Sainz forced to take new power unit components in FP1

Monaco Grand Prix – McLaren’s Carlos Sainz was forced to miss the majority of free practice one whilst the mechanics changed a power unit component.

McLaren’s desire to have a clean, successful weekend in Monaco got off to a bad start when they discovered an issue on Sainz’s car at the beginning of free practice one.

His MCL34 required a new energy store system, which took almost the entirety of free practice one to replace. With this being his second energy store unit of the season, any other new components will result in a grid penalty.

He managed to go out on track in the closing minutes of the session, but was forced to condense his programme into the remaining free practice sessions.

“We had a problem with the [energy store] pack, and we had to change it during the session,” confirmed Sainz.

“The mechanics did a great job to get me back out for one lap. Obviously just one lap in Monaco is not ideal, were now 30 or 40 laps behind our competitors, but you just need to recover the laps little by little.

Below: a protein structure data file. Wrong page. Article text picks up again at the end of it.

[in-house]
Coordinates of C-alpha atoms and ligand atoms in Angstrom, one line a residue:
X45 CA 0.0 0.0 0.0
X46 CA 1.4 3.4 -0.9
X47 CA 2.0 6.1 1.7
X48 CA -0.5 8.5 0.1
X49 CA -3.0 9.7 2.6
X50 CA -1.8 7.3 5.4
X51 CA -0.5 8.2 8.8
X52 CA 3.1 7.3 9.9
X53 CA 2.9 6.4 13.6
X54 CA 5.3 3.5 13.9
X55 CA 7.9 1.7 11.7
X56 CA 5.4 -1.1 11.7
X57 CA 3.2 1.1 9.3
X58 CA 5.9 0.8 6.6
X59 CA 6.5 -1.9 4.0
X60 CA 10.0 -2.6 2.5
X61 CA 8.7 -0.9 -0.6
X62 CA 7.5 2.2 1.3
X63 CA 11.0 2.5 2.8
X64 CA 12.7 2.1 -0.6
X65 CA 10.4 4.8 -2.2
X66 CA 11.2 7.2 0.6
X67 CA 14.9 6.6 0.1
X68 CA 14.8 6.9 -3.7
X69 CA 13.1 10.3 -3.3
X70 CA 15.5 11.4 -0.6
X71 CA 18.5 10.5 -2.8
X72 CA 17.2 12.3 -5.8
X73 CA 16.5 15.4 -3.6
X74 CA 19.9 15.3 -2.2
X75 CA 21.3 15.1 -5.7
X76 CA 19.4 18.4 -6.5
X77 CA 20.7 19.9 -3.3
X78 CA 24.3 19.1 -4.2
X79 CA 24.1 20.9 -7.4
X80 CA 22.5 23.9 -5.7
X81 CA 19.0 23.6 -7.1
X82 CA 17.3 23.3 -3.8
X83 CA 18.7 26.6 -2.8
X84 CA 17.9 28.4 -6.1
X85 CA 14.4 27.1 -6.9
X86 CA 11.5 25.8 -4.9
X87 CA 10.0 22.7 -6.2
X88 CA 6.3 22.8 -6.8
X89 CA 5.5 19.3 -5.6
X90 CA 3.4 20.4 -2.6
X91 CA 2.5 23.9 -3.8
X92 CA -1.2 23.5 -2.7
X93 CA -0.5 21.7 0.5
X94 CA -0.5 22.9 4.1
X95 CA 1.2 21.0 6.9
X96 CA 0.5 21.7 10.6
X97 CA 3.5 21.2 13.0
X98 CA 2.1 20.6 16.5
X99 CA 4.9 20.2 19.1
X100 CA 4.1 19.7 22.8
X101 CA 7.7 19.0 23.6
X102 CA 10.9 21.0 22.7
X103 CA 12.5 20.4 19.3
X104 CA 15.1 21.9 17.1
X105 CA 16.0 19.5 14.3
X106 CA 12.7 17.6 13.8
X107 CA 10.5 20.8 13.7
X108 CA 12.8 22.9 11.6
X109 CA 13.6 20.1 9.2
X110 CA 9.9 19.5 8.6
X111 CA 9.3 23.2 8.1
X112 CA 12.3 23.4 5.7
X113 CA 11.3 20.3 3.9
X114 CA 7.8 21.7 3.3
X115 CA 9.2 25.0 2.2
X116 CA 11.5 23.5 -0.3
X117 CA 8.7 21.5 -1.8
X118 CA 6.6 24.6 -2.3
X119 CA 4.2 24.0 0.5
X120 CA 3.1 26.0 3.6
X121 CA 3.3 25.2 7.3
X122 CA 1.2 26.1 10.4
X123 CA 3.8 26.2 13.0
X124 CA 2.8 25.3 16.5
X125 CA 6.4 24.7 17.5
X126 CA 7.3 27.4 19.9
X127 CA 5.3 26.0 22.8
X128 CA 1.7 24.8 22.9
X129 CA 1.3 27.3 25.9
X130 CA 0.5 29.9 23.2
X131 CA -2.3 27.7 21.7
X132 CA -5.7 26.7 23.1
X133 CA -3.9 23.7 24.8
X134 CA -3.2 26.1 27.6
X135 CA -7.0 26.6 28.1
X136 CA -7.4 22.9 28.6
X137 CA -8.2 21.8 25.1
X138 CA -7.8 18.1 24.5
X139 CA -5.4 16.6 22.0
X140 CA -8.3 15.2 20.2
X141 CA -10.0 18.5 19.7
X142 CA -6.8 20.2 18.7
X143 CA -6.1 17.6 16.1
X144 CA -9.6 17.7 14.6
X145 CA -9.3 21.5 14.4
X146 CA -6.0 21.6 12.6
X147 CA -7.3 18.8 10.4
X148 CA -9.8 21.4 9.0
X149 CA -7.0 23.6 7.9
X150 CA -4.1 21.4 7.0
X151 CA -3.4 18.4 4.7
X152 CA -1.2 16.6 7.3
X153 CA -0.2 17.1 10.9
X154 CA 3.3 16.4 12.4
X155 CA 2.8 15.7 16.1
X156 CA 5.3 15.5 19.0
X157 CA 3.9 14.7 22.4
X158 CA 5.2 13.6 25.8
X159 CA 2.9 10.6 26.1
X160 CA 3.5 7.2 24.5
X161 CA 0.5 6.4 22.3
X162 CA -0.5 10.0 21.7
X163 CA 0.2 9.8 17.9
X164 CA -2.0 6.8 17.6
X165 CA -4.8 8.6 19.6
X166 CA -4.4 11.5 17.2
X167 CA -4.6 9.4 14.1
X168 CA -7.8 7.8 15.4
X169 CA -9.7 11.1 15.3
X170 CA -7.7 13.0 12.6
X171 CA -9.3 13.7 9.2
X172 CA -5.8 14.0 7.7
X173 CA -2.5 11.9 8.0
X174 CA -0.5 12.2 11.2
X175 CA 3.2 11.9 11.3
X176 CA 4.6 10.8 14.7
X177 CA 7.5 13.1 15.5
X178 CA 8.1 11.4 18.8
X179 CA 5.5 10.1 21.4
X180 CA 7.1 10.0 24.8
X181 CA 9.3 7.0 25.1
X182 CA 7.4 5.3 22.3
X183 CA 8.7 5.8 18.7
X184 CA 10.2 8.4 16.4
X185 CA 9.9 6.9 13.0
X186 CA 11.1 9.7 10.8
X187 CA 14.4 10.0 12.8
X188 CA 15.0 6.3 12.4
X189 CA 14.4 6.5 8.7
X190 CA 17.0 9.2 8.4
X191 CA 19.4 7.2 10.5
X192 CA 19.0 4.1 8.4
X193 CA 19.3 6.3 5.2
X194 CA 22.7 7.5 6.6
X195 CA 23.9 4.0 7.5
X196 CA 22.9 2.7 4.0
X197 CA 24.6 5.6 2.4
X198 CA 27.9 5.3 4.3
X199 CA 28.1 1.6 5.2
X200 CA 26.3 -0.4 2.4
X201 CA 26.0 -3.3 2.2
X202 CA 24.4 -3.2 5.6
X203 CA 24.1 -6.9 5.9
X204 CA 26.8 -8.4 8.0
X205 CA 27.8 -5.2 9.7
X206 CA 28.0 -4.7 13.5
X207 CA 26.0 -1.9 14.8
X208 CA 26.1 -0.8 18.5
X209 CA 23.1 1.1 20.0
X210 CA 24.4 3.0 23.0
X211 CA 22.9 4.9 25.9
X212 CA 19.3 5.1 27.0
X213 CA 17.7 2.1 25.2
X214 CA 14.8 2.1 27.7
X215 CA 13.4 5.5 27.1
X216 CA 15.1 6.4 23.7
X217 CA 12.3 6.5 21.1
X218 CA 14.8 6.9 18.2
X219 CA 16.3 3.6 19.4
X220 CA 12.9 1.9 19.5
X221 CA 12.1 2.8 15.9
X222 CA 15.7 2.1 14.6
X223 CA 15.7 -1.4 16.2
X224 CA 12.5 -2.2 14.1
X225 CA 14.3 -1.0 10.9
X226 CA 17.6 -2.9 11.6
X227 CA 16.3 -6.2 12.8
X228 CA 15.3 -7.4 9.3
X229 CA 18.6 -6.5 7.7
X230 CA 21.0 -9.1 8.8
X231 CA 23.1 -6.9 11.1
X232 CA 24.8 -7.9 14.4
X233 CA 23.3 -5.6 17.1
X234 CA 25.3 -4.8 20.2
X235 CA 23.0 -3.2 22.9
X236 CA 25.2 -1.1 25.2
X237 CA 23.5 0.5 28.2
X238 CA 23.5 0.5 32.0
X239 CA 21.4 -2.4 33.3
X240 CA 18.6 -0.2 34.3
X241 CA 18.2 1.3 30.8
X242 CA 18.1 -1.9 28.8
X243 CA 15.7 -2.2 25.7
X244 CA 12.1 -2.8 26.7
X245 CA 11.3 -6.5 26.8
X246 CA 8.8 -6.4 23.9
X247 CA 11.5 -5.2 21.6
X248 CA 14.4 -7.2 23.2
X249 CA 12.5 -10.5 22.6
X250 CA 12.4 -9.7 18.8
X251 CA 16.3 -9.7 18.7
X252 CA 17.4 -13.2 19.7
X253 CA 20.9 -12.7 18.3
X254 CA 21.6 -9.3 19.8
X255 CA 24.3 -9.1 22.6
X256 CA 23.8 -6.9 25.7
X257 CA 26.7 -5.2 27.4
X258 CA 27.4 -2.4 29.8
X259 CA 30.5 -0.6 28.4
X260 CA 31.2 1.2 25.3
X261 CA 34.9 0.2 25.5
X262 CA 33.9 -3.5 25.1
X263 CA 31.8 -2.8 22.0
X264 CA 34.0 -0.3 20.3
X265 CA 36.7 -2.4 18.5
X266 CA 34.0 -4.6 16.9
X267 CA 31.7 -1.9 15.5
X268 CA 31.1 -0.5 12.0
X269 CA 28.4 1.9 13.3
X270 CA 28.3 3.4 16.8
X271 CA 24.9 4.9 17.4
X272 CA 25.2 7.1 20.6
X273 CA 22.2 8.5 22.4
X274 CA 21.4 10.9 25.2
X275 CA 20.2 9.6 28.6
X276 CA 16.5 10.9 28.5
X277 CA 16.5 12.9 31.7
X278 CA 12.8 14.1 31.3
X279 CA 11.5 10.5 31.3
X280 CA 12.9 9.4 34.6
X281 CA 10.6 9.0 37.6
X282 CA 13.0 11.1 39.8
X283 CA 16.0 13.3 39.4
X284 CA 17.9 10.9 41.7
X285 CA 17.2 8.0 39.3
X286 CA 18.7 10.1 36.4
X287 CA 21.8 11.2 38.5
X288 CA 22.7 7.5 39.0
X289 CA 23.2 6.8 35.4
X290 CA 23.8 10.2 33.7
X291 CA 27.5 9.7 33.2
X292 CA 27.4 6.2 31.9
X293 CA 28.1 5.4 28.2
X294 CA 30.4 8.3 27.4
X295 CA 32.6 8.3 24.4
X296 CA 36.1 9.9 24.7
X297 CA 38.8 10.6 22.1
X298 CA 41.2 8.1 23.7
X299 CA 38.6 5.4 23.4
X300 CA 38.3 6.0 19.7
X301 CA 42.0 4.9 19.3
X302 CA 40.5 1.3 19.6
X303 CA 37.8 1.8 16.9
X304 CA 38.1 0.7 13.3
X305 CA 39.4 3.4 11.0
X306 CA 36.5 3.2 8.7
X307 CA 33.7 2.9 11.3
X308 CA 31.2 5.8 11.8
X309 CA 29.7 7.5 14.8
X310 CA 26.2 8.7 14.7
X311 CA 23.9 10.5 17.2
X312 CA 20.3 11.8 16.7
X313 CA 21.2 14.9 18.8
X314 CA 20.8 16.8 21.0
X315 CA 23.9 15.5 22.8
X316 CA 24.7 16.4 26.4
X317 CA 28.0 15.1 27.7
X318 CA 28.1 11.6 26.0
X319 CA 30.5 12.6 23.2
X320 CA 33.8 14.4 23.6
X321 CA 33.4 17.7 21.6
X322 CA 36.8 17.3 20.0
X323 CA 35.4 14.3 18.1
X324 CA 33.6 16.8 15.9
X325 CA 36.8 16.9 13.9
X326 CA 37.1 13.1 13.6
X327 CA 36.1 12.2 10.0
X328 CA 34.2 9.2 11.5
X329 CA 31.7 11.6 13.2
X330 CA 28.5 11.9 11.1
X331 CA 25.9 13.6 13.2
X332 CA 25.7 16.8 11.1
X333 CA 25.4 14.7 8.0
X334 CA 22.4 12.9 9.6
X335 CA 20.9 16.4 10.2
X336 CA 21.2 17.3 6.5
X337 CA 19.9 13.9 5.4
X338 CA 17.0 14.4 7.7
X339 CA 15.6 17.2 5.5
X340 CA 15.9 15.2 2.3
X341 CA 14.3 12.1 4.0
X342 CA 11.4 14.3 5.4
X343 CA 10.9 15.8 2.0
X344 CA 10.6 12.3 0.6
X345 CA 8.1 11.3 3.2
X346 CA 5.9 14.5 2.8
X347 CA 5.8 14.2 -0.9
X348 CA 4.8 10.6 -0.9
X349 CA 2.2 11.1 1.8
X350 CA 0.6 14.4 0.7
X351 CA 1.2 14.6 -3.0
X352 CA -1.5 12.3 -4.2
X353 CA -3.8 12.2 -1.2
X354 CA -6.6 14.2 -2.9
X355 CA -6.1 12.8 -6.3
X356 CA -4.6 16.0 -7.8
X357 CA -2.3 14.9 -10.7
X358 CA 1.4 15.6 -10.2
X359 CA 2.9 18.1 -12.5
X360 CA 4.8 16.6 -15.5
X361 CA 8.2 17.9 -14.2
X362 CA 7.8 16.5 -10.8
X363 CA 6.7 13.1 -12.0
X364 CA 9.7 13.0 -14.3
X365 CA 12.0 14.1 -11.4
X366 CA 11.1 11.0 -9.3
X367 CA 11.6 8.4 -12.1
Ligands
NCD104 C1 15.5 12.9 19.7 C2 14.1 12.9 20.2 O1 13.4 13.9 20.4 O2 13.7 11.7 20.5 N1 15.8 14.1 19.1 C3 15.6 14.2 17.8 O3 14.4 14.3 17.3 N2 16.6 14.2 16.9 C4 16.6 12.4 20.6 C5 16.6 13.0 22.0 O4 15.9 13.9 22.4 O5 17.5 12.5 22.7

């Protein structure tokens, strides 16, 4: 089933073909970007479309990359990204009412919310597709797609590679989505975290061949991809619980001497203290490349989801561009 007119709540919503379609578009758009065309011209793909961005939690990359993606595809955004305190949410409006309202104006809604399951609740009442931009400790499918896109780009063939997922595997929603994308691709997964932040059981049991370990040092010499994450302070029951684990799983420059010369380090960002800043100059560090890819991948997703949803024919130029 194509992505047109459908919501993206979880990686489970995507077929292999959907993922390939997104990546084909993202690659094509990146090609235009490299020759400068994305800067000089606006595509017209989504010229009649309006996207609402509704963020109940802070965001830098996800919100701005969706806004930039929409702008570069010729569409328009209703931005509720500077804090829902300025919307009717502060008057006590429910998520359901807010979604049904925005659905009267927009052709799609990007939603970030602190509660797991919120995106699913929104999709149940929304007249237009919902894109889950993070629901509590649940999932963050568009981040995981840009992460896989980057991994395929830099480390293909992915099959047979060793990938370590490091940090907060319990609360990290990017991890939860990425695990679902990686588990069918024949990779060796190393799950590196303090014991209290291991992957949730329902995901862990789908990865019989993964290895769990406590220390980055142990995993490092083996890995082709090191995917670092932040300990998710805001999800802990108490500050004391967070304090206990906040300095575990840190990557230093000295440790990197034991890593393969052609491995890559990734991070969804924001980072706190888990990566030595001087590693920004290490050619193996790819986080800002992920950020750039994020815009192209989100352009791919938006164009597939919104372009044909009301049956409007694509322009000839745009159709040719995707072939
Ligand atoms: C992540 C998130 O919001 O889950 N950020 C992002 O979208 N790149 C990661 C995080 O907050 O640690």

“I did manage to catch up, but I’m still 30 laps behind, and that’s never going to change throughout the whole weekend, but hopefully getting myself comfortable in the car and using my previous experience I can recover from that.”

Whilst both Sainz and team-mate Lando Norris remain unsure about their chances in qualifying on Saturday, both drivers – who finished 13th and 12th in FP2 respectively – were within one-quarter of a second of Haas’ Kevin Magnussen, who finished seventh in FP2.

Penalty-wise, this means that Sainz has taken the second-highest number of new power unit components so far this season, with only Nico Hulkenberg taking more.

It also means that, as he has reached his limit of new components on every aspect of the power unit, he will receive a grid penalty for any new component he takes over the remainder of the season.

Show More

Luke Murphy

As an FIA-accredited motor sport journalist, degree-level Motorsport Engineer and amateur karter, Luke's passion for motor sport is evident. He is one of the editors at FormulaSpy and one of the longest-standing members of the team.

Related Articles

Leave a Reply

Your email address will not be published. Required fields are marked *